Around Halloween the leaders start feeling around to see who might be willing to be a cookie mom.  God bless the cookie mom!  The best advice I can give you is to run and hide.  One year I volunteered to be the cookie mom, not really knowing what I was getting into.  Let’s just say I would have benefitted from a Harvard MBA, which I don’t have, to handle all the money issues that arose.  Sales proceeds were lost and/or miscalculated.   Customers ordered too many boxes of cookies, too few boxes of cookies, and the wrong boxes of cookies.  Customers asked for refunds if they didn’t like the cookies.   All the money problems gave rise to emotional problems.  More than one Girl Scout mom wound up crying in my kitchen.  It wasn’t pretty.   I ended up fifty bucks in the hole, and I was irritated.  Wouldn’t it have been much easier to just give my fifty dollars to the Girl Scout troop?  They would have gotten the entire fifty dollars instead of just a small percentage per box, and I would have been much happier (and thinner).  

Now that I know better, I don’t volunteer to be the cookie mom.  But I still dread selling cookies all through the Christmas season.   Sometime shortly after New Year’s Day it begins:  the first e-mail arrives announcing all the cookie events that are coming up.  Last year my two girl scouts were taught about marketing at one meeting and were asked to make a promotional poster to send to their parent’s job, so their dad could sell cookies at work.  Has it occurred to the powers-that-be that perhaps some employers may not be thrilled for The Girl Scouts to do business on their company time?   If so, they haven’t acknowledged it.   My husband’s company has been extraordinarily understanding. They’ve been happy to allow our little girls to come in for an hour one afternoon every year to do their selling.  They would be well within their rights to say no. One Girl Scout Dad I know works for a company that has banned the sale of cookies in their building. His bosses say that he isn’t paid to raise money for charity.  I’m afraid I agree.

There was also a cookie “rally”, in the tradition of Amway, where the girls go to get all pumped up so they can go home and bug their mothers relentlessly to knock on the doors of strangers to beg for money.  I’m told that many little girls commit at the rally to sell hundreds of boxes of cookies!  I’m opting not to send my daughters to the rally this year.  More pressure to sell is the last thing I, I mean they, need.     

Oh, and don’t forget the booth sales.  That’s four hours selling cookies, in February, outside a grocery store, in Colorado.  It’s just eight more hours in the cold I’d rather be doing something else.  Truth be told, booth sales are the easiest way to sell cookies.  There always seems to be an older gentleman who stuffs a couple of twenties in the jar but won’t take any cookies.  Last year, however, an honest- to-God paranoid schizophrenic glommed onto us (as we froze our brownies off) and told my eight year old all about how she got probed by aliens.  Lovely! 

The absolute worst, though, is that both my second grader and my fourth grader were put on a sales quota!  Each child was responsible to sell eighty boxes.  Turns out they made their quotas, but it wasn’t because we care all that much.  Sure, we’re happy to offer cookies to the friends and coworkers that want them but we won’t be applying pressure or “marketing” to anyone. The kids have school, homework and an array of extra-curricular activities, which is as it should be. Children should be spending their precious childhoods (and I use the word precious in the truest sense of the word) learning and growing, not fueling the huge machine that Girl Scouts has become.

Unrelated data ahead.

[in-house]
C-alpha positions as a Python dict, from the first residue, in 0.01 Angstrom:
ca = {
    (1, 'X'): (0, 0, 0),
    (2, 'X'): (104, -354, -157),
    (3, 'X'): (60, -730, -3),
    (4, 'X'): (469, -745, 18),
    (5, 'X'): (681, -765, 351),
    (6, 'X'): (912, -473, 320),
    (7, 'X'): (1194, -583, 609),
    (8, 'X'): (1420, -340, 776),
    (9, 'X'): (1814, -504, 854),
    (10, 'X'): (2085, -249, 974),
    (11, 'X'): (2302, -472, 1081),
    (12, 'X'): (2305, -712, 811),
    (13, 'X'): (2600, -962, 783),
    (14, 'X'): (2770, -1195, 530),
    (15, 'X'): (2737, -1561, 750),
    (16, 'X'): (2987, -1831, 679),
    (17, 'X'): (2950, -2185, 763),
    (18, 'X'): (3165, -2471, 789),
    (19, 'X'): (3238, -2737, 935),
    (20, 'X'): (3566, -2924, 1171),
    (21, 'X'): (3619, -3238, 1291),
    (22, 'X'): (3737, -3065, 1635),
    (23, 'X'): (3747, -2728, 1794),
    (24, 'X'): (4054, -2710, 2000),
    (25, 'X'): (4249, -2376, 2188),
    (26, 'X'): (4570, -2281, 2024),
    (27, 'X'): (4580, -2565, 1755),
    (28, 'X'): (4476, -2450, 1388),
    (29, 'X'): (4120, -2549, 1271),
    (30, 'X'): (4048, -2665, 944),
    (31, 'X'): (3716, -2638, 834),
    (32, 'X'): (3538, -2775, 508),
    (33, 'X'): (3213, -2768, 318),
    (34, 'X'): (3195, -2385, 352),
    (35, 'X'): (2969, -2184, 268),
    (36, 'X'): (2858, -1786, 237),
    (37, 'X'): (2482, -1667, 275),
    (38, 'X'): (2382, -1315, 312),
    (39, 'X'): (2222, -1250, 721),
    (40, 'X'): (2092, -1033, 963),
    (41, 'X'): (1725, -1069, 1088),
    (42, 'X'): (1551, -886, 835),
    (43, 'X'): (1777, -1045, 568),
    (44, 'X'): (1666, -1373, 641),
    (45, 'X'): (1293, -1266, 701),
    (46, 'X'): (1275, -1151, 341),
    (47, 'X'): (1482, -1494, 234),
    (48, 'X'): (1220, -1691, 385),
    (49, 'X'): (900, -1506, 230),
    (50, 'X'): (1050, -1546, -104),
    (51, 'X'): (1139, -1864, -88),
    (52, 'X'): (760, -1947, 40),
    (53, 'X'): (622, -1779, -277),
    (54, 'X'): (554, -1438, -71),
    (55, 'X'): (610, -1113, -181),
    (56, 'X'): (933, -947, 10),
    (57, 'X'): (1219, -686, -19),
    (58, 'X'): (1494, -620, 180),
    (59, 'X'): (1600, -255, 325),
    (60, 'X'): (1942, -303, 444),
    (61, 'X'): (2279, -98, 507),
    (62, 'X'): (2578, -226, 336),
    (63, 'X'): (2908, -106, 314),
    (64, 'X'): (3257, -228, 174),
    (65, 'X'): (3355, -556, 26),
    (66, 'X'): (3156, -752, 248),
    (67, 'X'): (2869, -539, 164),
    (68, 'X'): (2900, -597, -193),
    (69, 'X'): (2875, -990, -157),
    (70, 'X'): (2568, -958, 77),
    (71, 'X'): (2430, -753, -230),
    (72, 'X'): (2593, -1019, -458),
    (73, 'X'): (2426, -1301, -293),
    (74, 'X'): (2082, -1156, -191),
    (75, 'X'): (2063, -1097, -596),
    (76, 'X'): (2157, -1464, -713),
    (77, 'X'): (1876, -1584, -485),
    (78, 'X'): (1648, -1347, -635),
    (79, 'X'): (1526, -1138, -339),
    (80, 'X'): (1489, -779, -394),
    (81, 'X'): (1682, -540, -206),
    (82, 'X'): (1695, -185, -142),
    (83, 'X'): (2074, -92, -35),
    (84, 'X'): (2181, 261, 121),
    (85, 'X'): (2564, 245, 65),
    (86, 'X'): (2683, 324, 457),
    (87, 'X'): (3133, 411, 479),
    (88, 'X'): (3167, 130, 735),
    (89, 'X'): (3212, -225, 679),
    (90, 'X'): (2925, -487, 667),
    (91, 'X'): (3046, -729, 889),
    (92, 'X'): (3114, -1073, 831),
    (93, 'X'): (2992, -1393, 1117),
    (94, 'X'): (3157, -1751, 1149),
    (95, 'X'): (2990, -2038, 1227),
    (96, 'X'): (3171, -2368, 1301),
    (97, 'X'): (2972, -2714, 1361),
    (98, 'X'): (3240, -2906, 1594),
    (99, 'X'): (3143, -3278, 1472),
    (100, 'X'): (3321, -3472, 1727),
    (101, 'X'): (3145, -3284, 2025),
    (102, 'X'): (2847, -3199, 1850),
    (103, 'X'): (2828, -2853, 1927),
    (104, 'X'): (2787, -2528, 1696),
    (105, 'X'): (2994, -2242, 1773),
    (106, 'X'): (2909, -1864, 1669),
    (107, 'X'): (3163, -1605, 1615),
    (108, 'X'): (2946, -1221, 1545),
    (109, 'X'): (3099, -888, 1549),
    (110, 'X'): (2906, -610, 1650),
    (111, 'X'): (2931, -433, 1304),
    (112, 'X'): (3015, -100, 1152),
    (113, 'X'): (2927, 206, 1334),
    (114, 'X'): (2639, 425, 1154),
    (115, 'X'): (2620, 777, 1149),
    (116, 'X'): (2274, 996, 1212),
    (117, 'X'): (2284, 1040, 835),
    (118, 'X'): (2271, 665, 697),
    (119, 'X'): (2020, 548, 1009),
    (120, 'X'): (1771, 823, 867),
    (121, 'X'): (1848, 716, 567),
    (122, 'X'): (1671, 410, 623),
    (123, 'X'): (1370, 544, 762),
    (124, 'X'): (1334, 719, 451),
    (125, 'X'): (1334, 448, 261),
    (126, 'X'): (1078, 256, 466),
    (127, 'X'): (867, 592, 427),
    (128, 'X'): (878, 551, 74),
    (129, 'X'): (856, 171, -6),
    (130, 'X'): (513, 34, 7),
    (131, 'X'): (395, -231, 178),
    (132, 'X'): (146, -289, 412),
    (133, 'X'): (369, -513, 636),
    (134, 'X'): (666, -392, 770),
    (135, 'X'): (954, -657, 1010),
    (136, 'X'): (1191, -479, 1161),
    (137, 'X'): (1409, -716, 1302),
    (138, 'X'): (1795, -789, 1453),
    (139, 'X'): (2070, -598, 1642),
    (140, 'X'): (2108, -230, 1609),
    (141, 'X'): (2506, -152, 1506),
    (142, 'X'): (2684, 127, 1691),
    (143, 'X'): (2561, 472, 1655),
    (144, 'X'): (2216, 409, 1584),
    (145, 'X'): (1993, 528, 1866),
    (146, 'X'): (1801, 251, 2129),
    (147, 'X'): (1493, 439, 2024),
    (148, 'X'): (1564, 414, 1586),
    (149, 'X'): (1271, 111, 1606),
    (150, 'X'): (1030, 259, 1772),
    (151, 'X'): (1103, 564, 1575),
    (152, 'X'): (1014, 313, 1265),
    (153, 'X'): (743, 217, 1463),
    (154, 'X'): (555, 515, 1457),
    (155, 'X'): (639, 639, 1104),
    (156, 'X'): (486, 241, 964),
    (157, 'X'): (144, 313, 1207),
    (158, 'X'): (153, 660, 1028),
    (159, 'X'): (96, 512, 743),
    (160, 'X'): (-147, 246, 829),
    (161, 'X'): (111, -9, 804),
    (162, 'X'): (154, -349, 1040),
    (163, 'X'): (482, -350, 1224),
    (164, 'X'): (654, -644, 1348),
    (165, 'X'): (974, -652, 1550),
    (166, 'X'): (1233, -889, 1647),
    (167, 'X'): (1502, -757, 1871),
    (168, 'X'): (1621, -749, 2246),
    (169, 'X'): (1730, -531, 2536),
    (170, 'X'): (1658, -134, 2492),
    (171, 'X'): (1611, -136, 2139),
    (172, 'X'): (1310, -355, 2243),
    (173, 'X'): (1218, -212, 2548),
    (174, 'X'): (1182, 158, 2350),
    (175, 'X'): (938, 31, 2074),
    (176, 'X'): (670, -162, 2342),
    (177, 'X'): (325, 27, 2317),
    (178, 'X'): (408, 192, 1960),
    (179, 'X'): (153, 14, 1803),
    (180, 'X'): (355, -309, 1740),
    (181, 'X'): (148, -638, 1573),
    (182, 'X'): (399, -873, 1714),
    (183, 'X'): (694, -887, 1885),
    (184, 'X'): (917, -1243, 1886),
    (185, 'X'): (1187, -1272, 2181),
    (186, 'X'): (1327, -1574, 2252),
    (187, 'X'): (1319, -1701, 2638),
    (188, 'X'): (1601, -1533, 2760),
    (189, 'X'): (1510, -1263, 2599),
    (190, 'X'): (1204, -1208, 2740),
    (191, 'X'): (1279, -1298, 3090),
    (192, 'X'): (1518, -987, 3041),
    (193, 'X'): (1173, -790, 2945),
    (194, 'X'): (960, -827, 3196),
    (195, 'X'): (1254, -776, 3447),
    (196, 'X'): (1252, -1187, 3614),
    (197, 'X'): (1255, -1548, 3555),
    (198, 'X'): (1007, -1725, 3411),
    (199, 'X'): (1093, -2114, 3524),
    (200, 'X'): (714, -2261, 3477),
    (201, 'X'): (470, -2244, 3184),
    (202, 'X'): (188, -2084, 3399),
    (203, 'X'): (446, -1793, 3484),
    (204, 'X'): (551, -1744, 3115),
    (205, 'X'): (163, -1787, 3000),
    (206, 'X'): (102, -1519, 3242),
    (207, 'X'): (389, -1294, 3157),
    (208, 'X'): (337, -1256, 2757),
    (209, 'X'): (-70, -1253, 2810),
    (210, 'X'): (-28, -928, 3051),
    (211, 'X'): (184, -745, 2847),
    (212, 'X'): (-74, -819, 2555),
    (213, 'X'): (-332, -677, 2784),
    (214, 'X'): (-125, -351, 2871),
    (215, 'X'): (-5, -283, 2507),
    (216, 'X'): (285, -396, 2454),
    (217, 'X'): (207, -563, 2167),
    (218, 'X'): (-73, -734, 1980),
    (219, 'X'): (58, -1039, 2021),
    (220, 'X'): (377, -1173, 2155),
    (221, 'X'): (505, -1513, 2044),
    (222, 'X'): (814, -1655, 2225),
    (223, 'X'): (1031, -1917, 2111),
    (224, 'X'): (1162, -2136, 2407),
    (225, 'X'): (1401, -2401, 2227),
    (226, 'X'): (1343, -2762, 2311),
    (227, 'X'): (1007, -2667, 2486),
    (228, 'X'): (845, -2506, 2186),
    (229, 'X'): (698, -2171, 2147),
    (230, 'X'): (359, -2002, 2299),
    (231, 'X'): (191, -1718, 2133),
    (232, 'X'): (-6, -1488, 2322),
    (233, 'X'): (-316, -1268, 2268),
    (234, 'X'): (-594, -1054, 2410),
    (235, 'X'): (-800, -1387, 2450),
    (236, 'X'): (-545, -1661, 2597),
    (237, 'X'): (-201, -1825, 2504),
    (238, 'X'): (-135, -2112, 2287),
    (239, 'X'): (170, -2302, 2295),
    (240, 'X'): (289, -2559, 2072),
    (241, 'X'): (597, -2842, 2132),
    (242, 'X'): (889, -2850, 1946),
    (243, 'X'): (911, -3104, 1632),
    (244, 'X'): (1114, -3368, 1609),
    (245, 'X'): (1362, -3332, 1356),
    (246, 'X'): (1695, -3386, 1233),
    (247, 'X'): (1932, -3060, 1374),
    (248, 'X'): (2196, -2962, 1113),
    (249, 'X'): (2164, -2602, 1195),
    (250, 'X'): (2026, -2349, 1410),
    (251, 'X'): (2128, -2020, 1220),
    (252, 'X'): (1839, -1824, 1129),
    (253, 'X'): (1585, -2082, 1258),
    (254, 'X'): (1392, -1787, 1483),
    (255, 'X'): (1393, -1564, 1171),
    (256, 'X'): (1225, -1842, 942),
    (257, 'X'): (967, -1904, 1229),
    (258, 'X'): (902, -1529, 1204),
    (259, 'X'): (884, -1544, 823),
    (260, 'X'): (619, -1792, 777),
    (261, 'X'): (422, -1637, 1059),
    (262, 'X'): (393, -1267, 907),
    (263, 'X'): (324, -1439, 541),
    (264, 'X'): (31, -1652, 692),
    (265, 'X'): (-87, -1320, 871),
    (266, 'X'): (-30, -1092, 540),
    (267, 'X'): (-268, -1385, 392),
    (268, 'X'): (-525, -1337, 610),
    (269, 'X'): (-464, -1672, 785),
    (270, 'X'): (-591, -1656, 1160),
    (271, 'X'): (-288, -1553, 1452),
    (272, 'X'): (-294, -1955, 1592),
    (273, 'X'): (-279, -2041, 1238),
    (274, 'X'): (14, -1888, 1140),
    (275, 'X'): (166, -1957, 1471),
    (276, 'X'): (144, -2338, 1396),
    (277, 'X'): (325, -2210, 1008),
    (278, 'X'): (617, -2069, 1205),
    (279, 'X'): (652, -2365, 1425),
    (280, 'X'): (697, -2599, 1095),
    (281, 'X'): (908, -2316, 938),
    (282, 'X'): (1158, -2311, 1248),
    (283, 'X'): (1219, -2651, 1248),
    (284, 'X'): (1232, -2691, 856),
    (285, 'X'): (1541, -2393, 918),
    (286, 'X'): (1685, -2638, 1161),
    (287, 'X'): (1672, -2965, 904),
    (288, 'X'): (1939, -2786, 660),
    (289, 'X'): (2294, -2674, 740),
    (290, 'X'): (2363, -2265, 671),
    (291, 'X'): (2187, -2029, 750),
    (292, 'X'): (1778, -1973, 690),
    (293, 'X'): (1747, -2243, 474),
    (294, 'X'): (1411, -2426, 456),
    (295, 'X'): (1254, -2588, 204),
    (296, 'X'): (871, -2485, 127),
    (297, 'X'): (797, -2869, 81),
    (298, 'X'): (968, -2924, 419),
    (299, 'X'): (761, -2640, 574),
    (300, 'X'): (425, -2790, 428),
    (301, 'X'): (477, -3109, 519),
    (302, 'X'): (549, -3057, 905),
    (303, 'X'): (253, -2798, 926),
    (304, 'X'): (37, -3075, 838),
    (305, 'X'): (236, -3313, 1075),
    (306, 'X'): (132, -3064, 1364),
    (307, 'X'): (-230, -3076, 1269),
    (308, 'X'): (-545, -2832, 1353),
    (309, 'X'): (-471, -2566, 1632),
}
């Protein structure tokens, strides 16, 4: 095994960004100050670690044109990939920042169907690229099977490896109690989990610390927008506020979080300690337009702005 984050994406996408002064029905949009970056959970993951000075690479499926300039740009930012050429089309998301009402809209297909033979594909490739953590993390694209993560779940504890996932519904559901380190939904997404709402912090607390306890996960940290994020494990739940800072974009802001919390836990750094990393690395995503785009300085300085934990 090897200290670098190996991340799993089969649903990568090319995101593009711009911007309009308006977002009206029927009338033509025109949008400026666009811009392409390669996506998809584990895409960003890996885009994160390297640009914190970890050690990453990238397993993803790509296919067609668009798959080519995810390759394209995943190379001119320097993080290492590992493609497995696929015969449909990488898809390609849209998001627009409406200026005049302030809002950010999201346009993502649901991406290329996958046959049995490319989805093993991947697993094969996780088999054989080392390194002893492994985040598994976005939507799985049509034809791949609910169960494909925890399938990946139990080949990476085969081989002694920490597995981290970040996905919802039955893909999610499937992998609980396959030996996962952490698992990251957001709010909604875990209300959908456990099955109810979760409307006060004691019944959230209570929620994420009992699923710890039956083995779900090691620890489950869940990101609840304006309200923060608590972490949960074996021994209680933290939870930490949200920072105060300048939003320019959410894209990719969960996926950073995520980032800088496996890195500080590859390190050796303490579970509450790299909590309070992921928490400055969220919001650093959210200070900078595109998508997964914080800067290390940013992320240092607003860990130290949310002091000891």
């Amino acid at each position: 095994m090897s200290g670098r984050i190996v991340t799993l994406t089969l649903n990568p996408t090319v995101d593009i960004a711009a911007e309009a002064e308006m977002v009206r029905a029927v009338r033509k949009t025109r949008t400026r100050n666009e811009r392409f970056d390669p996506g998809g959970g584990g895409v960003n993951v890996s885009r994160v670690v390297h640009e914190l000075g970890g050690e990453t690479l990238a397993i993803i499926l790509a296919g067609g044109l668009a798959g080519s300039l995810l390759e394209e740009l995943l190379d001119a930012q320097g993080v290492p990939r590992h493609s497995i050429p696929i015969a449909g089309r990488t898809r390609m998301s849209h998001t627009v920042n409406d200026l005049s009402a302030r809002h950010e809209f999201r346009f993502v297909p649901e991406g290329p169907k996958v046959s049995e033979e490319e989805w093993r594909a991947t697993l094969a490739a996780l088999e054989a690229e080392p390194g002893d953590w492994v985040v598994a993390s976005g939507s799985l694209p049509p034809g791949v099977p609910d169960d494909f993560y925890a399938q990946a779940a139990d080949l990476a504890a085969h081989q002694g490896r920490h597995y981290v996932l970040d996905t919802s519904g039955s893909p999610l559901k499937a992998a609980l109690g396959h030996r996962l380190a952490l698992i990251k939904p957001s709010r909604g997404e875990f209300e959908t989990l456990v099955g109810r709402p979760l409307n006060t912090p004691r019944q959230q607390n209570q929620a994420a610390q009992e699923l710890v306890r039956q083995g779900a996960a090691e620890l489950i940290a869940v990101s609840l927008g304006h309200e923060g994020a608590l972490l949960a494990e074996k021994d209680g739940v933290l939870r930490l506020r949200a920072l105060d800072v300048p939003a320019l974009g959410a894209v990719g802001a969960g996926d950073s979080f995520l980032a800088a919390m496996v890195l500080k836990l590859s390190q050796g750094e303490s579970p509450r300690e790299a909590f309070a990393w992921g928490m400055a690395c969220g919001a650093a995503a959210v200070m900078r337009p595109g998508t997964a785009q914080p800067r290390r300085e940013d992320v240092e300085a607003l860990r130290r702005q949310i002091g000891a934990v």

What I don’t get is how competitive some of the parents get about the cookie sale.  I’ve seen numerous cars painted with advertizing.  I’ve seen a sales banner across someone’s front door.  I’ve been told behind the backs of hands that some moms are cheating by selling too soon, or after the deadline, or over the internet (which apparently wasn’t allowed last year, but will be this year).  Accusations are flying around the neighborhood via e-mail about unfairness, and that some girls are selling in someone else territory.  What?  Territory?  Wait just a minute there, mama, calm down and take a breath… aren’t your daughters supposed to be doing the selling?

And another thing, is it even moral to sell Girl Scout Cookies?  A look at the ingredient list will tell you that they are basically chemicals wrapped in transfats and then dipped in sugar.  That’s not healthy for anybody, is it?  I wonder how many heart blockages were caused in part by Thin Mints, which have 25% daily allowance for fat, or by Samoas which have a whopping 30% daily allowance!

Back in the days when Girl Scouts sold cookies to fund their camping trip, it was cute.  Likewise, it’s not a bad idea for children to learn to sell something.  But four months of training, added activities, and relentless pressure to sell, sell, sell, is a little over the top.   It takes over my life.  And the mommies, I’m telling you, seem a little out of control.  Somewhere, a line has been quietly crossed by the Girl Scouts.  This is the line that, when crossed, turns a band of gap toothed smiling little girls with mismatched clothing into an army of a sales force almost solely responsible for funding a very large non-profit organization.  I find it distasteful, at best. 

I want back on the other side of the line.   I have fantasized about taking my girls out of scouting altogether, just to get out of selling cookies, but that isn’t a viable option because they love their leaders and their scouting friends so much.  So, Instead of responding to the pressure by selling more and more cookies this year, I think I’ll limit the selling to an hour or so in the safe, well-known setting of my husband’s office.  That way they’ll have the experience without all the pressure.  I’ll let them off the hook for all the other stuff, stop feeling resentful, and if they don’t make their quotas, I’ll make a donation large enough to cover their activities for the next year.   Bitchy and elitist? Probably.  Go ahead and judge me for having the money to throw at this problem.  It will be worth every penny, I say.  And…. I’ll be so much happier.